Shares of Broadcom Limited (AVGO - Free Report) tumbled about 17% in early morning trading Thursday after the chip manufacturer announced the surprise acquisition of CA Inc. in a deal valued at $18.9 billion.
Broadcom will pay that sum in cash for CA, a designer of mainframe software based in New York City. The purchase comes just months after President Trump blocked the chip giant’s proposed $117 million merger with Qualcomm Inc. (QCOM - Free Report) .
Initial reactions to the Broadcom-CA deal are rife with confusion, as analysts and investors alike appear to be struggling to find a rationale for the semiconductor company’s sudden interest in the software space.
“We think investors will likely be disappointed at this deal, which seems more financial engineering/PE driven than due to any strategic rationale,” wrote analyst from Evercore in a note Thursday morning.
CA’s primary business is selling software for massive, mainframe computers, and admittedly, Broadcom will now be a major competitor in that industry. Its new acquisition is second only to IBM (IBM - Free Report) in the mainframe software business, and the firm generates a healthy $10 billion in annual cash flow from its operations.
Still, some analysts have already pointed out that such a major bet on mainframe computing makes little sense in a world where customers are choosing cloud services over old-school hardware.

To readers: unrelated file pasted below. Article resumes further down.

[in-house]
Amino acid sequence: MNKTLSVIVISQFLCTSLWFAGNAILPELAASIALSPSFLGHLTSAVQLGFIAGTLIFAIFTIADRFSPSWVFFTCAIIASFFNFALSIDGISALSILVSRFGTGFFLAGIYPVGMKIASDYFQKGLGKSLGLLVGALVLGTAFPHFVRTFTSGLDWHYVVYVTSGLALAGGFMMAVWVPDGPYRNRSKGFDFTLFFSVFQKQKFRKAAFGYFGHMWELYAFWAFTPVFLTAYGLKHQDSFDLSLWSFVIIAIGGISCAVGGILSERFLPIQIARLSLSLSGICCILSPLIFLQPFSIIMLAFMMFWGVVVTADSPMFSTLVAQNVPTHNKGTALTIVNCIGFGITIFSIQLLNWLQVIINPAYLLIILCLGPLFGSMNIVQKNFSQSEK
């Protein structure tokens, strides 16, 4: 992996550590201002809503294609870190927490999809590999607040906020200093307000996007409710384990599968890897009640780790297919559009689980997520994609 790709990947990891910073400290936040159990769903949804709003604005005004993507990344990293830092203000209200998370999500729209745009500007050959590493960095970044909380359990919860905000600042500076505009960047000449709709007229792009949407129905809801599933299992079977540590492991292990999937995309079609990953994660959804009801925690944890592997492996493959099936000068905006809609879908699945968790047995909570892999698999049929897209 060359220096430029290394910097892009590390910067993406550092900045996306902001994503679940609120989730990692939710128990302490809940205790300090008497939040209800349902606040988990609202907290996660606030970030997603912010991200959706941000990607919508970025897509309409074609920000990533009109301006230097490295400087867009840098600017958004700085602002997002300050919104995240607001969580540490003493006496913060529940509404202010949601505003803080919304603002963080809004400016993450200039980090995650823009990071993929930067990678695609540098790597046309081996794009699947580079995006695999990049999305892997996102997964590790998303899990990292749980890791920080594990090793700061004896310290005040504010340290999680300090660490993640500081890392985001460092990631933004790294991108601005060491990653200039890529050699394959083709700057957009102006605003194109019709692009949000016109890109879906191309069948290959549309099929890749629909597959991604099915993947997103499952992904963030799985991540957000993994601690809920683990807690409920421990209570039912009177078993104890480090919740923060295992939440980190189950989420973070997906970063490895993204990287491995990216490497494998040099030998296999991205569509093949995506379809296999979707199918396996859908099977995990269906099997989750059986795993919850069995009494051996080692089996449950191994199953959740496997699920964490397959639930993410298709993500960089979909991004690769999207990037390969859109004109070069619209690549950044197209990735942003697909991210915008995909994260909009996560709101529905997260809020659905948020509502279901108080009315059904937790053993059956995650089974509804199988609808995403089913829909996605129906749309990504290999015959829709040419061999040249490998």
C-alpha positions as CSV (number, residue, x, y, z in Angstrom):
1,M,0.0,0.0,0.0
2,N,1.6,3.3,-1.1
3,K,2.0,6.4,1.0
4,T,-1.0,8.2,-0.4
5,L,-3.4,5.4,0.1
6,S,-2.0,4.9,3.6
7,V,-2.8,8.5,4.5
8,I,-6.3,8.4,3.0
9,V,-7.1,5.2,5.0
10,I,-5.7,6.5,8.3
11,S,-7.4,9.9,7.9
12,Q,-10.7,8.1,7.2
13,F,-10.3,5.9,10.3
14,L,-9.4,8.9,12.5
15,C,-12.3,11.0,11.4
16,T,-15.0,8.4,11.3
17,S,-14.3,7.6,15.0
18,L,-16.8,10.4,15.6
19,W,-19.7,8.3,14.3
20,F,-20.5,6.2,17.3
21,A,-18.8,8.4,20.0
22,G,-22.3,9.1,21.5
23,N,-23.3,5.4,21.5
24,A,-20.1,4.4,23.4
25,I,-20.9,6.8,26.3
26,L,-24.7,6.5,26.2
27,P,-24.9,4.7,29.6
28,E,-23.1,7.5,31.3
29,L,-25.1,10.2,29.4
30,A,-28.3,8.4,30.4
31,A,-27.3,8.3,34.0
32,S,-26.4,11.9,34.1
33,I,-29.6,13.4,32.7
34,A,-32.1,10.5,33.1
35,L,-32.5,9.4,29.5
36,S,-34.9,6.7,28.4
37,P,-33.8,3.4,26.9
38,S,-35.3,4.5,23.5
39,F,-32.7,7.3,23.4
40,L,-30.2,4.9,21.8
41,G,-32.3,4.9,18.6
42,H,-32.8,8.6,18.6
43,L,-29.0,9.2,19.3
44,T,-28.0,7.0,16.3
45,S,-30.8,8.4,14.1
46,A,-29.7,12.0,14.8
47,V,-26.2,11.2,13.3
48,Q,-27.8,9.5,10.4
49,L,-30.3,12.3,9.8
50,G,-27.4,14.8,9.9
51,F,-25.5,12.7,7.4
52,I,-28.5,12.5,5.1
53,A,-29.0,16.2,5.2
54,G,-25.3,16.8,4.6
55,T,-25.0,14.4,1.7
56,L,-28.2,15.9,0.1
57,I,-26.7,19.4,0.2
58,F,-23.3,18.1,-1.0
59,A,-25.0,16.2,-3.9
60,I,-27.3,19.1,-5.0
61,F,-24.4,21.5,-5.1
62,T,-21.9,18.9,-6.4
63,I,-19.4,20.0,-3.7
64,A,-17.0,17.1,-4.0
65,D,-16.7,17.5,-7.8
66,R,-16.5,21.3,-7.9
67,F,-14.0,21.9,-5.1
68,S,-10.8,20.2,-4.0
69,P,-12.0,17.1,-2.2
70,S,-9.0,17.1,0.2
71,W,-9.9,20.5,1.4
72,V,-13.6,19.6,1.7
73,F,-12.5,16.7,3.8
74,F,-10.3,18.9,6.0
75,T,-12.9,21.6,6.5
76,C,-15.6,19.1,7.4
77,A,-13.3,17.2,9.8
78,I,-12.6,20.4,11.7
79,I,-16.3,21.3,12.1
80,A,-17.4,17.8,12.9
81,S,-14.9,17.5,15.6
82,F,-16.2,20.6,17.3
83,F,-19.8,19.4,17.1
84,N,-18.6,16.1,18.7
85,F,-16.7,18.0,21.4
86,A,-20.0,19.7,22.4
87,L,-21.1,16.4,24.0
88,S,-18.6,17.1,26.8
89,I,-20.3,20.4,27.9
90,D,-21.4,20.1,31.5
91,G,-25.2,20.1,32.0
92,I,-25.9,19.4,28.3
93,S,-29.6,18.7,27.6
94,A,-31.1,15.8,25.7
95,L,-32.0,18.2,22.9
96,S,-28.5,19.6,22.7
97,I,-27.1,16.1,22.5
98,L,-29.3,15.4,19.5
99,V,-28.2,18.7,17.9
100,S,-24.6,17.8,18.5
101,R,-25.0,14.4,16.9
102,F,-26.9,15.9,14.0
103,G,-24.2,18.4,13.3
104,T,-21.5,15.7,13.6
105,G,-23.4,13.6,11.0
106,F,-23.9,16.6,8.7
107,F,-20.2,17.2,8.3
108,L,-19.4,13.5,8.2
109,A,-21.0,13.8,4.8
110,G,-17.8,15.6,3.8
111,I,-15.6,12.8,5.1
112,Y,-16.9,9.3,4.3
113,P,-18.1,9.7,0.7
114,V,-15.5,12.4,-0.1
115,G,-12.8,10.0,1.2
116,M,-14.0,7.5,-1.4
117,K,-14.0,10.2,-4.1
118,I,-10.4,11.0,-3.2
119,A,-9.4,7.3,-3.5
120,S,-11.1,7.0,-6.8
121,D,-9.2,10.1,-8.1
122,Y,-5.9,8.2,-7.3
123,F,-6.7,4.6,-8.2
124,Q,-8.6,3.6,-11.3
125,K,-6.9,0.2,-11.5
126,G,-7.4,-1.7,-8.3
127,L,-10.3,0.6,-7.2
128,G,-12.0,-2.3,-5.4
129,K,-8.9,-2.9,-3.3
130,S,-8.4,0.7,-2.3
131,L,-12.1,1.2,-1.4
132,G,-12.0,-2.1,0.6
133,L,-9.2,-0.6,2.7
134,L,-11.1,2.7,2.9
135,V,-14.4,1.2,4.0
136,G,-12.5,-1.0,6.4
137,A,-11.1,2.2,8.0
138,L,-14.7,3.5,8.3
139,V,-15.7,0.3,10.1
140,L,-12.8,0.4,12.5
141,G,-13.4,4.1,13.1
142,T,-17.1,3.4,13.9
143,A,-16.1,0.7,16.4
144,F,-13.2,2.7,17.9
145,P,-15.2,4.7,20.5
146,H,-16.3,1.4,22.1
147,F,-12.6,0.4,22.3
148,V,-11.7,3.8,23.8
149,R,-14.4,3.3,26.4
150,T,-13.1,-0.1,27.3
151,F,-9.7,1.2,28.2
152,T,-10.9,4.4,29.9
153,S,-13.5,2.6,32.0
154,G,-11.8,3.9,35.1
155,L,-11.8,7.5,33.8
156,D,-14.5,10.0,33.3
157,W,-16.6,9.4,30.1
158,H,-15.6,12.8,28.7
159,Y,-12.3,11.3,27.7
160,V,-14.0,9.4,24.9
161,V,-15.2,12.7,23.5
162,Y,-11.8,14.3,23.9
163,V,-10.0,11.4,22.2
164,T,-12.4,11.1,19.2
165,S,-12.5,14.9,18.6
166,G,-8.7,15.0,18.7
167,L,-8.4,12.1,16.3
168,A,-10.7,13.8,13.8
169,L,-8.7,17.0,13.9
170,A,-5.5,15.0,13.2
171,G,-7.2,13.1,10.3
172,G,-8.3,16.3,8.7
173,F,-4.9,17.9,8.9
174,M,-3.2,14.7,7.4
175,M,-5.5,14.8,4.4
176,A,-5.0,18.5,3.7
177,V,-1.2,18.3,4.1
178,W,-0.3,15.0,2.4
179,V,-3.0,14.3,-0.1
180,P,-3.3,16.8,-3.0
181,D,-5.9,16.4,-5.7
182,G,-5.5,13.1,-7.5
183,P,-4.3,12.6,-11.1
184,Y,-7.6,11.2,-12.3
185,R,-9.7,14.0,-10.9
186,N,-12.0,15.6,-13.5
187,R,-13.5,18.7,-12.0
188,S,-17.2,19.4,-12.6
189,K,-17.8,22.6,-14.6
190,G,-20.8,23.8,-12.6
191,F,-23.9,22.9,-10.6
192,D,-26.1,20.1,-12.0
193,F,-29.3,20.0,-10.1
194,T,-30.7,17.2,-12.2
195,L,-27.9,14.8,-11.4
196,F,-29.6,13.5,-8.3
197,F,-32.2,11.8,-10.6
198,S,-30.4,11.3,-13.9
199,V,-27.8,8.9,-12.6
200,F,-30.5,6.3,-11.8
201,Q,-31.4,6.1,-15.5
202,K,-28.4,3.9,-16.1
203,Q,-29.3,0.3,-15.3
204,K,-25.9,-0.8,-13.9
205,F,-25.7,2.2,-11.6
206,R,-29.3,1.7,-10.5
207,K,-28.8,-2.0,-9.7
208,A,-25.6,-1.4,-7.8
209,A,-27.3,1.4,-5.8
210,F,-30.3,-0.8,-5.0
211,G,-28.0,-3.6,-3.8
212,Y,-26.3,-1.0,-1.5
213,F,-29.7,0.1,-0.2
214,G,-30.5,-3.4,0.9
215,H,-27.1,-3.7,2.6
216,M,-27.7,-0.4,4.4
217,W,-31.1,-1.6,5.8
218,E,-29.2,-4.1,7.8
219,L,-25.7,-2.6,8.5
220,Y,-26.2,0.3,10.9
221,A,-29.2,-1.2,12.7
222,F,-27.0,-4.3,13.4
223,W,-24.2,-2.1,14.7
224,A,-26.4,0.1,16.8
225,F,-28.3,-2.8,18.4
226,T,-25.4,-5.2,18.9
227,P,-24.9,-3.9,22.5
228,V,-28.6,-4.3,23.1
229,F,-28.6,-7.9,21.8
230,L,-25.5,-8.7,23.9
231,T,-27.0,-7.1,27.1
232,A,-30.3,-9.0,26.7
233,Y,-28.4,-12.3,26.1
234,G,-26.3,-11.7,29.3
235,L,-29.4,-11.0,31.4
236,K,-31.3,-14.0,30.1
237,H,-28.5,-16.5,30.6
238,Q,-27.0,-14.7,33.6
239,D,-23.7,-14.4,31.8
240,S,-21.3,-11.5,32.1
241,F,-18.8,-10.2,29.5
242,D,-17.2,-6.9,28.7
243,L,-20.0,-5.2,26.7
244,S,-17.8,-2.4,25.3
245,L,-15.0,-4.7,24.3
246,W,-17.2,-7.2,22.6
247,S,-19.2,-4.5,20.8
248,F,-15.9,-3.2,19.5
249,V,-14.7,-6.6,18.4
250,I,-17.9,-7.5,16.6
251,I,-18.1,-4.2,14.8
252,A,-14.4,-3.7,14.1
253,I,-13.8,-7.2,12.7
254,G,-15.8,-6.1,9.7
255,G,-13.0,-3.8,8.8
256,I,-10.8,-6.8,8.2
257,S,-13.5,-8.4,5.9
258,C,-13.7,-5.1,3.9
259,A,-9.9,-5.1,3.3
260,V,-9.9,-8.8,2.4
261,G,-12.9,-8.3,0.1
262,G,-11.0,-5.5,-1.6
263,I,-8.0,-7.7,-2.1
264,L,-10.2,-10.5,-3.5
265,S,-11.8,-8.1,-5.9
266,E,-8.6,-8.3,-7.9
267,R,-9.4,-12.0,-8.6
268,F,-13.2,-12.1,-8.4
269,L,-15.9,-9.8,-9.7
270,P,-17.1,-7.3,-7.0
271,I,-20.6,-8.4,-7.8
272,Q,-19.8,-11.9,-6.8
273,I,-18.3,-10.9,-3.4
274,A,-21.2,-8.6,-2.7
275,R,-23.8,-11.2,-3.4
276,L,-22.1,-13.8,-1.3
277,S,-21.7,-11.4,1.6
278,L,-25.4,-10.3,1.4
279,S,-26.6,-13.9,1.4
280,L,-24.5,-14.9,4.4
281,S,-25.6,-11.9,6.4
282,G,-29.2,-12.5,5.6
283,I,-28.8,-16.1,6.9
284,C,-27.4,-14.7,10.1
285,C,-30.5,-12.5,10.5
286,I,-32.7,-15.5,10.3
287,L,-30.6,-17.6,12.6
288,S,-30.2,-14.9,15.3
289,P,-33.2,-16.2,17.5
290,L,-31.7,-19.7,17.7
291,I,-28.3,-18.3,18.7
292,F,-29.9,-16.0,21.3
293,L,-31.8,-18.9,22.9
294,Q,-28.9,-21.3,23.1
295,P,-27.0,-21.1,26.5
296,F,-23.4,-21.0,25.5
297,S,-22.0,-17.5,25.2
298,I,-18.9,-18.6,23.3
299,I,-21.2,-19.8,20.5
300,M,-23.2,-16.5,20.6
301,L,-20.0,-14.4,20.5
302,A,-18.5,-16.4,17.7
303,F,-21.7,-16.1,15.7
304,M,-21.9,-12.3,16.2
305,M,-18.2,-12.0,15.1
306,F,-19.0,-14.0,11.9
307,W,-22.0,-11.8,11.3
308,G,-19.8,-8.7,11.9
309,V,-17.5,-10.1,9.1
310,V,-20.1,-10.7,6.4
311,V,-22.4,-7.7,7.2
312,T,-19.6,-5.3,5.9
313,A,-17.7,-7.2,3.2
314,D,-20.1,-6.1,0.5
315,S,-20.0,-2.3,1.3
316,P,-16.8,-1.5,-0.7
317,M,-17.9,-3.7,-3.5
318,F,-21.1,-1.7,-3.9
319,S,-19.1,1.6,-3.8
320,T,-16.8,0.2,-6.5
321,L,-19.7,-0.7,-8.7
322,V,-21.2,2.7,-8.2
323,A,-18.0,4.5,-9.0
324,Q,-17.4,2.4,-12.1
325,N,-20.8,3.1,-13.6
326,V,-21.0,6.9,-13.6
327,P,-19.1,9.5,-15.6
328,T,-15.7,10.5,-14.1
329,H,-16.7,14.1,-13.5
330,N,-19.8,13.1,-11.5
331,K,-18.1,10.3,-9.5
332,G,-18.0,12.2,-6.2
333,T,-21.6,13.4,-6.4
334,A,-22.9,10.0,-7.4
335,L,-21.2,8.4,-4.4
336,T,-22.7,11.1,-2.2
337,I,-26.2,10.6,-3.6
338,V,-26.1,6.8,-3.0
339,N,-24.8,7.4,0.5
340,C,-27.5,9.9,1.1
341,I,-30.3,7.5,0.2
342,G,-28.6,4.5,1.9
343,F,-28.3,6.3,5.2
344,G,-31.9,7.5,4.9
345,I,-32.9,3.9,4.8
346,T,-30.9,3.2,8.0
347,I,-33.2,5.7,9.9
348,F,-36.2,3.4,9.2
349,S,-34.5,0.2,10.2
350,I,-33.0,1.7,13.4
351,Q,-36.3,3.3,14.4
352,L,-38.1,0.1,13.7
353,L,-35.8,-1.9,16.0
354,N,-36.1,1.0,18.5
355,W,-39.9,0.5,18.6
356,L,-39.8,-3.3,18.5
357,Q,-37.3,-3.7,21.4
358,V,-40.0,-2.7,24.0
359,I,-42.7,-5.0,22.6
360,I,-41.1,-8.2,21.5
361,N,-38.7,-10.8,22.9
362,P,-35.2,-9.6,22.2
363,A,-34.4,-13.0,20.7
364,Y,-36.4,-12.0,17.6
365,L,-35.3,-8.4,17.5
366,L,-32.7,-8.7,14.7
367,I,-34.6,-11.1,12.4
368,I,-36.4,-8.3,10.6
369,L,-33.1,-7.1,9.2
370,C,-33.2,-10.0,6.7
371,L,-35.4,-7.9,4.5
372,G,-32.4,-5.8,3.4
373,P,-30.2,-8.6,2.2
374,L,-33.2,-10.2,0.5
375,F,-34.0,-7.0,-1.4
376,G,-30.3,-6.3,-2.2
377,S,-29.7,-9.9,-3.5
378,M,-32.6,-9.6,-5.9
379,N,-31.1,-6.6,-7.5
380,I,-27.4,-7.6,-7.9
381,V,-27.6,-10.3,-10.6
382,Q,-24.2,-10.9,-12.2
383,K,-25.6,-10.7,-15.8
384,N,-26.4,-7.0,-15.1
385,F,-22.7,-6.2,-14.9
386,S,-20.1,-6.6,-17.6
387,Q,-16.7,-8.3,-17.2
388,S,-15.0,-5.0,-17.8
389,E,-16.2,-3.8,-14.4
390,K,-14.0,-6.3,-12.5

“While CA is a departure from Broadcom's core semiconductor business, it is consistent with its track record of acquiring out-of-favor, market leaders with high cost structures,” said Jefferies analysts. “Importantly, AVGO has consistently demonstrated its ability to drive costs down and margins of its acquisitions up, often measured in 1,000s of basis points.”
This sentiment from Jefferies is in harsh contrast to what some optimistic investors might point to right now: the ambition of Broadcom chief Hock Tan.
Tan has helped grow the company from a relatively minor chipmaker to a worldwide titan through a number of hopeful deals, and the executive as earned the respect of many on Wall Street. Still, today’s move has brought out the most skeptical of voices.
Investors have other reasons to be skeptical too, with Broadcom shares effectively flat lining over the past year despite sizeable gains for others in the semiconductor industry.
What’s more, analyst sentiment was already mixed heading into today’s announcement. The firm’s current fiscal year ends in October, and looking ahead, analysts appear uncertain as to what fiscal 2019 holds for Broadcom.
Over the past 60 days, AVGO has witnessed nine positive revisions to its fiscal 2019 earnings estimates, but five negative revisions have also come in during this stretch. The Zacks Consensus Estimate for fiscal 2019 has gained in the trailing two months but is down from where it started the current quarter at.
This mixed revision activity has kept Broadcom at a Zacks Rank #3 (Hold) for now.
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